Investigations into the fatal Hatfield train crash on Oct 17, 2000, and into two other rail accidents revealed that the number of Railtrack workers had fallen by over 60,000 from 159,000 in 1992, even though the number of trains had increased. Railtrack went bankrupt last year, and was replaced with the government-controlled Network Rail. And it looks as though the London Underground could take a step back from privatisation as well. There are inklings that maintenance work may be moved slowly away from the private sector.

As for the subway operators, British transport expert Professor John Whitelegg notes that they now get more public subsidy, about 1.5 billion pounds (S$4.4 billion) a year, than British Rail got in its last few years of existence. Mr Richard Bowker, chairman of the Strategic Rail Authority, is worried about the growing financial frailty of some of the operators and aims to dramatically reduce the number of companies to a handful. What has happened in Britain is that private interest (trying to maximise company profits) ended up with a huge social cost (not just higher fares and delays, but also fatal accidents due to negligence).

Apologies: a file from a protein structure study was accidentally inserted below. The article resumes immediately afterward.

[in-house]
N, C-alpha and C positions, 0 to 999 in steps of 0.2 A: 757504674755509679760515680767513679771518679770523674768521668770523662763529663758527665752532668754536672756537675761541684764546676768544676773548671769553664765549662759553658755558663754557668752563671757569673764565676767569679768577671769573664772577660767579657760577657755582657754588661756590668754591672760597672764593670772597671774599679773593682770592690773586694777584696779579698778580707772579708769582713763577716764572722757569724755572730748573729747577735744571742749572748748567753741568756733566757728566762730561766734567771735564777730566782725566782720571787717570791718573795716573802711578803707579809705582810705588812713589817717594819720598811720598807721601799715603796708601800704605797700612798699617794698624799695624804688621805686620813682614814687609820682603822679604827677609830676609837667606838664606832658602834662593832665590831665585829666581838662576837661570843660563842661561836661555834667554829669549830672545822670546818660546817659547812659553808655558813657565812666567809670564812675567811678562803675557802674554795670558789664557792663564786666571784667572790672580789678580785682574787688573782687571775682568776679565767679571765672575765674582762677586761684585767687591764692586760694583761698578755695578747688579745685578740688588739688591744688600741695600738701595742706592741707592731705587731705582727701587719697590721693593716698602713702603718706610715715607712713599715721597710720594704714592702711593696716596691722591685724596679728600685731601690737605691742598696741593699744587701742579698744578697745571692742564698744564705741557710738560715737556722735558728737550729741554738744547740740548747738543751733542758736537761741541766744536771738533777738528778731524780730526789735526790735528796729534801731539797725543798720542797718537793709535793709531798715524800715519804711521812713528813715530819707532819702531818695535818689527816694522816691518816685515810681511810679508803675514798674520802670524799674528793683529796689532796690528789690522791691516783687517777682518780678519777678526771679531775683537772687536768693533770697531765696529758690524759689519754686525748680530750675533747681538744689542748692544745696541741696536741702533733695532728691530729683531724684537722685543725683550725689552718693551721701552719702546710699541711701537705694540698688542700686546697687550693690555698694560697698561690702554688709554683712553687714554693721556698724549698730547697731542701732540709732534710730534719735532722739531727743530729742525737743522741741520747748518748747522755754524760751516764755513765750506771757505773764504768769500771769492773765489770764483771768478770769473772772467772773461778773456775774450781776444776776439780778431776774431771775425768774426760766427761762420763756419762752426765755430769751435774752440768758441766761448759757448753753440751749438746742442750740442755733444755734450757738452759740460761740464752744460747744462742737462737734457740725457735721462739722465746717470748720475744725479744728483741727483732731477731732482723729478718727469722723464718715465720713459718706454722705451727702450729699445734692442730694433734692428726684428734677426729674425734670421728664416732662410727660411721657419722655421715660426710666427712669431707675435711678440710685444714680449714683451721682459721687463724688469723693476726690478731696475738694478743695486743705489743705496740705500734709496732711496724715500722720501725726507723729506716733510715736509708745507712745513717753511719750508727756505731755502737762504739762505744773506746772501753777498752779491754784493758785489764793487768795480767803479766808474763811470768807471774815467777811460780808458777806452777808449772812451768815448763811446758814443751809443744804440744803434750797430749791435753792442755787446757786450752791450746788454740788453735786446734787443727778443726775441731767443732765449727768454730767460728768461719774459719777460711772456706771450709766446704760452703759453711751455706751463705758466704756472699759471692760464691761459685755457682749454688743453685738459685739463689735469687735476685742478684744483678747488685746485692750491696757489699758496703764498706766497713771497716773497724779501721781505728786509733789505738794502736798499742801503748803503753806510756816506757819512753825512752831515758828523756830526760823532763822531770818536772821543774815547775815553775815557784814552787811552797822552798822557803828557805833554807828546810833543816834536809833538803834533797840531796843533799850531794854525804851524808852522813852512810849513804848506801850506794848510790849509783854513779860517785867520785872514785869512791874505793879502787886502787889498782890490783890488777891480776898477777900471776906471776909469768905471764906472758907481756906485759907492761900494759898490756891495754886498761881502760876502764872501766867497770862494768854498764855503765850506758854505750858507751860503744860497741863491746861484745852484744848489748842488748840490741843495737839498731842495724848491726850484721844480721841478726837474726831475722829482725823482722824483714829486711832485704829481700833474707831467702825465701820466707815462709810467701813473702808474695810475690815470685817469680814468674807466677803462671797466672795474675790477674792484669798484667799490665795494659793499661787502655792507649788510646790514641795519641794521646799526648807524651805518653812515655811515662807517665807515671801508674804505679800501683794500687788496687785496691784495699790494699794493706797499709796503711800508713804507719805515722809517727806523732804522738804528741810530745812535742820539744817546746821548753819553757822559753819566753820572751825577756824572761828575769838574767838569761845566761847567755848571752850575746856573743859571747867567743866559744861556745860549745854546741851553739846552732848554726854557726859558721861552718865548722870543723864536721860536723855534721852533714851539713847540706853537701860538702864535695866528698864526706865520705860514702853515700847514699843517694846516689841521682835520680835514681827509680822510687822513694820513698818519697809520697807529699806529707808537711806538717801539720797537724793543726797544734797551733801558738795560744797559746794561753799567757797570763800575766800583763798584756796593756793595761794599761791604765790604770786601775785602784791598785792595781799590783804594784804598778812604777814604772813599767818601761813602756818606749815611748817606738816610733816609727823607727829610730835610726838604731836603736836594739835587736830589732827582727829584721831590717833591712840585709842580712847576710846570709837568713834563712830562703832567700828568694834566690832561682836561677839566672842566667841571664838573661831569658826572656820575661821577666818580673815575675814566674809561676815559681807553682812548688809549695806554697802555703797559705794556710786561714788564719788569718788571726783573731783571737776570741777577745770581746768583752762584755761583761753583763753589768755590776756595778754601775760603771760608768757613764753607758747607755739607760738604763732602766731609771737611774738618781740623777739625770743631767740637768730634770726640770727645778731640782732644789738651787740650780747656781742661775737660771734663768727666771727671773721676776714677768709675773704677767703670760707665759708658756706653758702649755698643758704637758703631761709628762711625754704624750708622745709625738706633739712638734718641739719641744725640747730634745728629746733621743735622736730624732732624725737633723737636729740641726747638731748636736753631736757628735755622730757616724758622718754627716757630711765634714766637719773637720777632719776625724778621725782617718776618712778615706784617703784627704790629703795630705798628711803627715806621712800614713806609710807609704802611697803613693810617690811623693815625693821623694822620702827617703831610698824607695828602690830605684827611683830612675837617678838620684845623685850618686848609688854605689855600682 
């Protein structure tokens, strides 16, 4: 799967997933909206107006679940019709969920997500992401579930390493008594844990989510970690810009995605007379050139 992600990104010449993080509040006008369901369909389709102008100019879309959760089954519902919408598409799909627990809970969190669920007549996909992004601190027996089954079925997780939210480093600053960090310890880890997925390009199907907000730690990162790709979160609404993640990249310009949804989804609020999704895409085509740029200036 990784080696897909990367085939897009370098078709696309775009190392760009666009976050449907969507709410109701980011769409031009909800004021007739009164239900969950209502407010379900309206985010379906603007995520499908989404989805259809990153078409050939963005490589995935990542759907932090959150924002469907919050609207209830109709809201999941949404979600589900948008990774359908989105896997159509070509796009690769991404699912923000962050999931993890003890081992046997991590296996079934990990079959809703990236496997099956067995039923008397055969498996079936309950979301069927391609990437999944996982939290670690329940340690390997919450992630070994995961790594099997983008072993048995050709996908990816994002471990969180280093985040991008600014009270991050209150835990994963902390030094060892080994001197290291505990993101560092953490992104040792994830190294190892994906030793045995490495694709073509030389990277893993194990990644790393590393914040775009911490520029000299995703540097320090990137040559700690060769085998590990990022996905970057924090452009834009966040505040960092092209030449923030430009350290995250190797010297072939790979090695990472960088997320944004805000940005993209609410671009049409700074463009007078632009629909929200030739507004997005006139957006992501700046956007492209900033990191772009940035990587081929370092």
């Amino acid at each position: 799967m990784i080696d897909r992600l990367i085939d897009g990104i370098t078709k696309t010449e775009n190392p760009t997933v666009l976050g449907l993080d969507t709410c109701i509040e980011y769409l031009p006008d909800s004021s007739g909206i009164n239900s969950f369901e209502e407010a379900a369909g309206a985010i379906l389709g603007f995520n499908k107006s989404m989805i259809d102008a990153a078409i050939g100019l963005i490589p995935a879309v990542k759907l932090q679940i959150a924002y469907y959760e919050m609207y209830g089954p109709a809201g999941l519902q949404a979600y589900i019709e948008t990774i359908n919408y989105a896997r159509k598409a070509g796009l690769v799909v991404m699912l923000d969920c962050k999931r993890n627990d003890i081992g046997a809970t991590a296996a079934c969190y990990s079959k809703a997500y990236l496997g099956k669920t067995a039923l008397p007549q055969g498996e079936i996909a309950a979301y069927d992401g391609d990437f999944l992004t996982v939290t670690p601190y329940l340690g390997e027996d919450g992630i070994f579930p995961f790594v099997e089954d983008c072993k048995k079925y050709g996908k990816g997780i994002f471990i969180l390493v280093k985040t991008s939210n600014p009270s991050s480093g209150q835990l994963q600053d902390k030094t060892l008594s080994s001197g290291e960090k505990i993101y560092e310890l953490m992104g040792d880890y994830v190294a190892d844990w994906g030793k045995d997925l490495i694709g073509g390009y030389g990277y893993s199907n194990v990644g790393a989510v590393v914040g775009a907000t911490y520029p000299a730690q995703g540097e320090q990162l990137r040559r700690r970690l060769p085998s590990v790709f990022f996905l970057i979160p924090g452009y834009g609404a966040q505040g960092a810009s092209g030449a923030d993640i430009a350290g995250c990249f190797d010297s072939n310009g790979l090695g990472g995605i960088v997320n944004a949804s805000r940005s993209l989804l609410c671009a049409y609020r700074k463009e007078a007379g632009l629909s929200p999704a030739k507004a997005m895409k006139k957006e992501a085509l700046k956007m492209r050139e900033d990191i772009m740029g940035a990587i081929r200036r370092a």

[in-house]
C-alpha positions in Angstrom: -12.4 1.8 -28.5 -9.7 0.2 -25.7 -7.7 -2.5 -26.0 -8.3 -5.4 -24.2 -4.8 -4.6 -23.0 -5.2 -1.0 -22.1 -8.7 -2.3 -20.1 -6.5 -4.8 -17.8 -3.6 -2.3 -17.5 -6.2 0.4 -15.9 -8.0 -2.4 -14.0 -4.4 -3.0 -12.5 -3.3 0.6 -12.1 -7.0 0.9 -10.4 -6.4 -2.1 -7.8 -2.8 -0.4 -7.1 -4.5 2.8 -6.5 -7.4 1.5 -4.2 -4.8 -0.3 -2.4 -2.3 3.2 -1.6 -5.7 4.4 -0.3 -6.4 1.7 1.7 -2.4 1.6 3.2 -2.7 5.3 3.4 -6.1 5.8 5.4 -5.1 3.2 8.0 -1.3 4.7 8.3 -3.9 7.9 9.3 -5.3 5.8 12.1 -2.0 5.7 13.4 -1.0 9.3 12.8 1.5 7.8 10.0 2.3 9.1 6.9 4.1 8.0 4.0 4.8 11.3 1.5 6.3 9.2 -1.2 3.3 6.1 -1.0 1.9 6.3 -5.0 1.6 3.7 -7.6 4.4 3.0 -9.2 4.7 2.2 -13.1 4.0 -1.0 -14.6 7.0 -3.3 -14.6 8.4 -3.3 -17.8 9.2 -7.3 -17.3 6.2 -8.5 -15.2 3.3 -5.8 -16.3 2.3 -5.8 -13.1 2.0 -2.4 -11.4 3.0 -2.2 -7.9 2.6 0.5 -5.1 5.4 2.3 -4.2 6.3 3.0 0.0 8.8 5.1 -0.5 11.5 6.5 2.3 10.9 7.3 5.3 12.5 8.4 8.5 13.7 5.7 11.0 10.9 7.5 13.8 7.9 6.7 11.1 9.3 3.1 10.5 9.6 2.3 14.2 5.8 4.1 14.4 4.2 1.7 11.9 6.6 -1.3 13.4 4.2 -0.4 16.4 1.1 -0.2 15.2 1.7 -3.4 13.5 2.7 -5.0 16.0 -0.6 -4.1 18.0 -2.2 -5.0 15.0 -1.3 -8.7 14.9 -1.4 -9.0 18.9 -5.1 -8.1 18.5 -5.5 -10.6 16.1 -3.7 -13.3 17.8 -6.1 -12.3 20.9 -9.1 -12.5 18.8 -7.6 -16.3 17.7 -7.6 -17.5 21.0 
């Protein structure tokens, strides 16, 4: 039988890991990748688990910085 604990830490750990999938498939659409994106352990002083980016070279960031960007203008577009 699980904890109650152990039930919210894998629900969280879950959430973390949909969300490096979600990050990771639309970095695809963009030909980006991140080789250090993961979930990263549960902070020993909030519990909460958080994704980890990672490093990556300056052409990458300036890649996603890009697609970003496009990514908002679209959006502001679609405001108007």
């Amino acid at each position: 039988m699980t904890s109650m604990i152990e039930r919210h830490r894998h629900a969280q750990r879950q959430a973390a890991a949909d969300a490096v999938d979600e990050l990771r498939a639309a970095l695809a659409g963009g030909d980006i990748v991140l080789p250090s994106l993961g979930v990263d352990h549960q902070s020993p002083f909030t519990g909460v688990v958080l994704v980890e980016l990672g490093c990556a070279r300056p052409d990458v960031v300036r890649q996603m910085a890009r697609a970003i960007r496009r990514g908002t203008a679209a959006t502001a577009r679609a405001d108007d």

In Singapore, Acting Health Minister Khaw Boon Wan expressed his concern over such a divergence of private and social interests when he rebuked hospitals recently for engaging in ‘silly competition’, and urged hospitals to save money for patients, rather than make more profits for themselves. The belief that public interest is best served by liberating enterprise from state intervention has shaped thinking for almost two decades. The California Energy Crisis of 2001 was one of the first rude awakenings. But even though economists have pointed out that the crisis was actually caused by the manipulation of market power, people still cling to the belief that deregulation reduces market power.